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Title: Impact of Positive Surgical Margins After Partial Nephrectomy
Authors: Carvalho, João André Mendes 
Nunes, Pedro 
Silva, Edgar Tavares da 
Parada, Belmiro 
Jarimba, Roberto 
Moreira, Pedro
Retroz, Edson 
Caetano, Rui
Sousa, Vítor 
Cipriano, Augusta 
Figueiredo, Arnaldo 
Keywords: Laparoscopy; Nephrectomy; Positive surgical margins
Issue Date: Oct-2020
Publisher: Elsevier
Serial title, monograph or event: European Urology Open Science
Volume: 21
Abstract: Background: The impact of positive surgical margins (PSMs) after partial nephrectomy (PN) is controversial. Objective: To evaluate the risk factors for a PSM and its impact on overall survival. Design, setting, and participants: This is a retrospective study of 388 patients were submitted to PN between November 2005 and December 2016 in a single centre. Two groups were created: PSM and negative surgical margin (NSM) after PN. A p value of <0.05 was considered significant. Outcome measurements and statistical analysis: Relationships with outcome were assessed using univariable and multivariable tests and log-rank analysis. Results and limitations: The PSM rate was 3.8% (N = 16). The mean age at the time of surgery (PSM group: 64.1 11.3 vs NSM group: 61.8 12.8 yr, p = 0.5) and the mean radiological tumour size (4.0 1.5 vs 3.4 1.8 cm, p = 0.2) were similar. Lesion location (p = 0.3), surgical approach (p = 0.4), warm ischaemia time (p = 0.9), and surgery time (p = 0.06) had no association with PSM. However, higher surgeon experience was associated with a lower PSM incidence (2.6% if 30 PNs vs 9.6% if <30 PNs; p = 0.02). Higher operative blood loss (p = 0.02), higher-risk tumours (p = 0.03), and larger pathological size (p = 0.05) were associated with an increase in PSM. In the PSM group, recurrence rate (18.7% vs 4.2%, p = 0.007) and secondary total nephrectomy rate (25% vs 4.4%, p < 0.001) were higher. However, overall survival was similar. Multivariate analysis revealed that high-risk tumour (p = 0.05) and low experience (p = 0.03) could predict a PSM. Limitations include retrospective design and reduced follow-up time. Conclusions: PSMs were mainly associated with high-risk pathological tumour (p = 0.05) and low-volume surgeon experience. Recurrence rate and need for total nephrectomy were higher in that group, but no impact on survival was noticed. Patient summary: The impact of positive surgical margins (PSMs) after partial nephrectomy is a matter of debate. In this study, we found that PSMs were mainly associated with aggressive disease and low surgeon experience.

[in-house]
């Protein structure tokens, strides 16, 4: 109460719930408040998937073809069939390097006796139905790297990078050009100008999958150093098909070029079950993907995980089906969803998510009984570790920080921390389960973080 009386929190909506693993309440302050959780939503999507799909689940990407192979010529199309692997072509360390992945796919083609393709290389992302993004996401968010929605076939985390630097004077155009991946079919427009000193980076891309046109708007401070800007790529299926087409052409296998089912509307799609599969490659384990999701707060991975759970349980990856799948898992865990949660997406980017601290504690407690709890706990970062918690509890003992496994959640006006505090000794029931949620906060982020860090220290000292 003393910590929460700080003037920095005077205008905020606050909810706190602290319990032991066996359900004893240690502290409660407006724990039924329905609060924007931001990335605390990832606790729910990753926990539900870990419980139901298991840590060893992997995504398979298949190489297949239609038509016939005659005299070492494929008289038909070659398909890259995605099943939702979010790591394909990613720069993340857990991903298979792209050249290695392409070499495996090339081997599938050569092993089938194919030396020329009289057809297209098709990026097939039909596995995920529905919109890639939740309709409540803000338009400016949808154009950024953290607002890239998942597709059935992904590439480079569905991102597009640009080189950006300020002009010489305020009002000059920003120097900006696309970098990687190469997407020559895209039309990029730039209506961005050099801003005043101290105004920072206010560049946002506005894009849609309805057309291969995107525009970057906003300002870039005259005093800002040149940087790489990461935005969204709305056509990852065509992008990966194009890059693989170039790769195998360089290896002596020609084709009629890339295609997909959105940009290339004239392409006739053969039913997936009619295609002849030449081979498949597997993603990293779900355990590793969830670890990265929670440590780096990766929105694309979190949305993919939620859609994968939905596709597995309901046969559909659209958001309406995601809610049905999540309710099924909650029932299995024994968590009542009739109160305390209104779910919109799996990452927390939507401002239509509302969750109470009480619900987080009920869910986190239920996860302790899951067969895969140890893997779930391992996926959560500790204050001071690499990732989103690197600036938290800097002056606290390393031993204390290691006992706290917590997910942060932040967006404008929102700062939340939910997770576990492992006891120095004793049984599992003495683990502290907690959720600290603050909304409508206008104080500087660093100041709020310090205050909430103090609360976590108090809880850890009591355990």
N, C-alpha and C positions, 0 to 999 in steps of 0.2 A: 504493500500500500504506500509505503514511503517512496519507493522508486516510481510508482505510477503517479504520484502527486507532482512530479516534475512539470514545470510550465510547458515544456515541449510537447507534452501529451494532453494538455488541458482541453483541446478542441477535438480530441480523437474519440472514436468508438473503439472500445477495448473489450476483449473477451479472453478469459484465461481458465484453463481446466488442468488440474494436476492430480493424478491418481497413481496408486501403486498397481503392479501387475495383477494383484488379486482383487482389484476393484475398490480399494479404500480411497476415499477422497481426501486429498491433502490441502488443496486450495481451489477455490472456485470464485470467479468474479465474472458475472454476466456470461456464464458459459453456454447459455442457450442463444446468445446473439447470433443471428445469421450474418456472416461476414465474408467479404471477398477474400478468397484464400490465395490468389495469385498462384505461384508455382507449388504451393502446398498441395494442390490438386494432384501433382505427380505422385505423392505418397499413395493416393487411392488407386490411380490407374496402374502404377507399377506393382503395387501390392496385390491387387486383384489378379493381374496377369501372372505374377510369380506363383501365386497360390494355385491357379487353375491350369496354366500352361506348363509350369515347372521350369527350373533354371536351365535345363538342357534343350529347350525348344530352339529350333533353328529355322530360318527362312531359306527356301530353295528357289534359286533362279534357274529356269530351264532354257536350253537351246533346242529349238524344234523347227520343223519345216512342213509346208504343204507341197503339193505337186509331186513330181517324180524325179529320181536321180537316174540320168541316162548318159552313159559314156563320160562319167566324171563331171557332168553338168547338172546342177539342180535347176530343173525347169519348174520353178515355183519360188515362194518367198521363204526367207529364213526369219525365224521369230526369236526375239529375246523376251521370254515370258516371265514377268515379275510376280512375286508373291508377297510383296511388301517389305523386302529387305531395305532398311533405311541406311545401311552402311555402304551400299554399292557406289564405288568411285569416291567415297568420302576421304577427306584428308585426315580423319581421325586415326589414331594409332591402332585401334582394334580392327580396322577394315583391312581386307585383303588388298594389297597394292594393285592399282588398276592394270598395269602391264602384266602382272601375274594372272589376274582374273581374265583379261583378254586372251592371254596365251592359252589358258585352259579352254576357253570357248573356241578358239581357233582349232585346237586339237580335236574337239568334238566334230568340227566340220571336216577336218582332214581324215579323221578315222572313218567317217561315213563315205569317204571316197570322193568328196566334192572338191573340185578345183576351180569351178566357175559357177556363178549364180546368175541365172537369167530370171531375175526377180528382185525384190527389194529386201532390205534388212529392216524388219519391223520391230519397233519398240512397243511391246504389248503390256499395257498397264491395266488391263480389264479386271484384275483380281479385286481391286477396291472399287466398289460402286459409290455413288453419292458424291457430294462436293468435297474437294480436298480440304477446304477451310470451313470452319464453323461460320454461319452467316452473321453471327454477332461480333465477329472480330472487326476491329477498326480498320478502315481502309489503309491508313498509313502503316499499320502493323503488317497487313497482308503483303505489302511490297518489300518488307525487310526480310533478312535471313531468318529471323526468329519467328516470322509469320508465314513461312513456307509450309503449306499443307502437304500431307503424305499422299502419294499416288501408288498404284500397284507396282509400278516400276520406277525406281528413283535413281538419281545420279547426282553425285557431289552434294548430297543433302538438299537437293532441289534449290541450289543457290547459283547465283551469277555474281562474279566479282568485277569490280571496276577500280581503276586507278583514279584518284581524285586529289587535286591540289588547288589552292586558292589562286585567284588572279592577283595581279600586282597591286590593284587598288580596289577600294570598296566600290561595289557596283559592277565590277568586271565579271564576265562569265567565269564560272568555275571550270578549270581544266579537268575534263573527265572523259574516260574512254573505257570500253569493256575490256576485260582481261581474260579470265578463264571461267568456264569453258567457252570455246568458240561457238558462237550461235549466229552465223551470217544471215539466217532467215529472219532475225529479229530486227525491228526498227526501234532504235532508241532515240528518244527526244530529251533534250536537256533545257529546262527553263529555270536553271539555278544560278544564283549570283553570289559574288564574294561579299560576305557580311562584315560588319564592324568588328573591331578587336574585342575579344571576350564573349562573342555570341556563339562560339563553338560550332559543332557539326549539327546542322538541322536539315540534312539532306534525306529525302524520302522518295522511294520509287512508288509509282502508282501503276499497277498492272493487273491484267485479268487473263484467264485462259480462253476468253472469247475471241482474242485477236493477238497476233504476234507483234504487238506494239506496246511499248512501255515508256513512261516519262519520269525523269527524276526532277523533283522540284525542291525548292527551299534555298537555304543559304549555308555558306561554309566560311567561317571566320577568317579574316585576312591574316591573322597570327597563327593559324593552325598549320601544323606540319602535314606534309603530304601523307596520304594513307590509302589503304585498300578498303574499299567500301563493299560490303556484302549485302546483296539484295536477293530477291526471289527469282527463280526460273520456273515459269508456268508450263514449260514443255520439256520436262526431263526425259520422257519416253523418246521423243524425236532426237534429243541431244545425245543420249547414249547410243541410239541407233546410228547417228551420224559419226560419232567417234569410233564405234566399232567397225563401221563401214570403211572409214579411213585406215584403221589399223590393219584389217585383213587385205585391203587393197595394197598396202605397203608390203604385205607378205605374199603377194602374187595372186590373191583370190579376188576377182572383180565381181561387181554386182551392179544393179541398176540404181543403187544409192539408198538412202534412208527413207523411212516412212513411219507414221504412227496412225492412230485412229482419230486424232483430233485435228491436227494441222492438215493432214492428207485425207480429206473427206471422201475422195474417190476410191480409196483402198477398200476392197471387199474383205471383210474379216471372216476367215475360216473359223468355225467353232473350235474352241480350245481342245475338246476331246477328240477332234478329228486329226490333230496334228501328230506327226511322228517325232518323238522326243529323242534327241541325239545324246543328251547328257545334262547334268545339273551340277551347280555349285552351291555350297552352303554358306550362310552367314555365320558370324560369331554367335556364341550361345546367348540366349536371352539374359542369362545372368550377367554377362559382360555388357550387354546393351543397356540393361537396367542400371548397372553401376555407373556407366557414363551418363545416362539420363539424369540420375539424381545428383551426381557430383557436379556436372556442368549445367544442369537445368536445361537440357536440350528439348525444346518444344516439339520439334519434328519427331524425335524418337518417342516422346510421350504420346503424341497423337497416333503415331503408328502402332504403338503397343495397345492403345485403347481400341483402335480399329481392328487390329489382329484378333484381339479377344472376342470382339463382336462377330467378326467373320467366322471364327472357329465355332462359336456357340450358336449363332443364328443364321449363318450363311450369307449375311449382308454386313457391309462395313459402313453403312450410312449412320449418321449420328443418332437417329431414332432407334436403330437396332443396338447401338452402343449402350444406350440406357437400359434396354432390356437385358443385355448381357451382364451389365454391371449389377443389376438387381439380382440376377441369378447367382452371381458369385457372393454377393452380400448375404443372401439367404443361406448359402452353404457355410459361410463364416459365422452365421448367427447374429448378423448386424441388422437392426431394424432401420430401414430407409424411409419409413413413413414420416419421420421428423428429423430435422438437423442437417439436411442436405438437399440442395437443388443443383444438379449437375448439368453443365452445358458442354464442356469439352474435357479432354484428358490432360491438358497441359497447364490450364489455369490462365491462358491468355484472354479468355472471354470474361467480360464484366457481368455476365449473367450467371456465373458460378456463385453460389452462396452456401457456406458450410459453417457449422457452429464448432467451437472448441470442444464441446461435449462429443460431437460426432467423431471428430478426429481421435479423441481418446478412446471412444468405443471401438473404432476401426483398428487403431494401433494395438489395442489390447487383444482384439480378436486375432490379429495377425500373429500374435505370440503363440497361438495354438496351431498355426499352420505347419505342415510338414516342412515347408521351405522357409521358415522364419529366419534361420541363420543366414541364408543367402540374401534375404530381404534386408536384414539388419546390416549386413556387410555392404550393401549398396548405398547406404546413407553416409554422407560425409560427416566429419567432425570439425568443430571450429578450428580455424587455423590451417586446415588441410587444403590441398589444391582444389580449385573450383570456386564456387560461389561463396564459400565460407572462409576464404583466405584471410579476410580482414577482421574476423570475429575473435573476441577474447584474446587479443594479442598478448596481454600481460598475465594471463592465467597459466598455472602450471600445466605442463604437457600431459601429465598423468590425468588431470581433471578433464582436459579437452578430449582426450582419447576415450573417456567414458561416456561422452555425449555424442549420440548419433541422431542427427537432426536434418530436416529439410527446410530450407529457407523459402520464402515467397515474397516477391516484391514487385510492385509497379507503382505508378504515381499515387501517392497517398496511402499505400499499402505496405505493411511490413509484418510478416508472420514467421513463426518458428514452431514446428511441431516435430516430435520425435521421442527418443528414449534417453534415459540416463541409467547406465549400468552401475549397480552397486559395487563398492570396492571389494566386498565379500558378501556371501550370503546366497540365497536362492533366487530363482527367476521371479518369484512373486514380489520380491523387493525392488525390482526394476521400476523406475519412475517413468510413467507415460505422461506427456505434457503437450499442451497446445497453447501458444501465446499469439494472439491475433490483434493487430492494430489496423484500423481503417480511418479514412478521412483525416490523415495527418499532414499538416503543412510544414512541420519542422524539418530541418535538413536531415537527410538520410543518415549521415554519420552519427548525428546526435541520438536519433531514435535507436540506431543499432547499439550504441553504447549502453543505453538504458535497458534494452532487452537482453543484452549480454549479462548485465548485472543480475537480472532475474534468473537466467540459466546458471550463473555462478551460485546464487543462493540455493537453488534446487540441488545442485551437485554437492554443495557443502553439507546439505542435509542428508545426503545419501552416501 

ISSN: 26661683
DOI: 10.1016/j.euros.2020.08.006
Rights: openAccess
Appears in Collections:FMUC Medicina - Artigos em Revistas Internacionais

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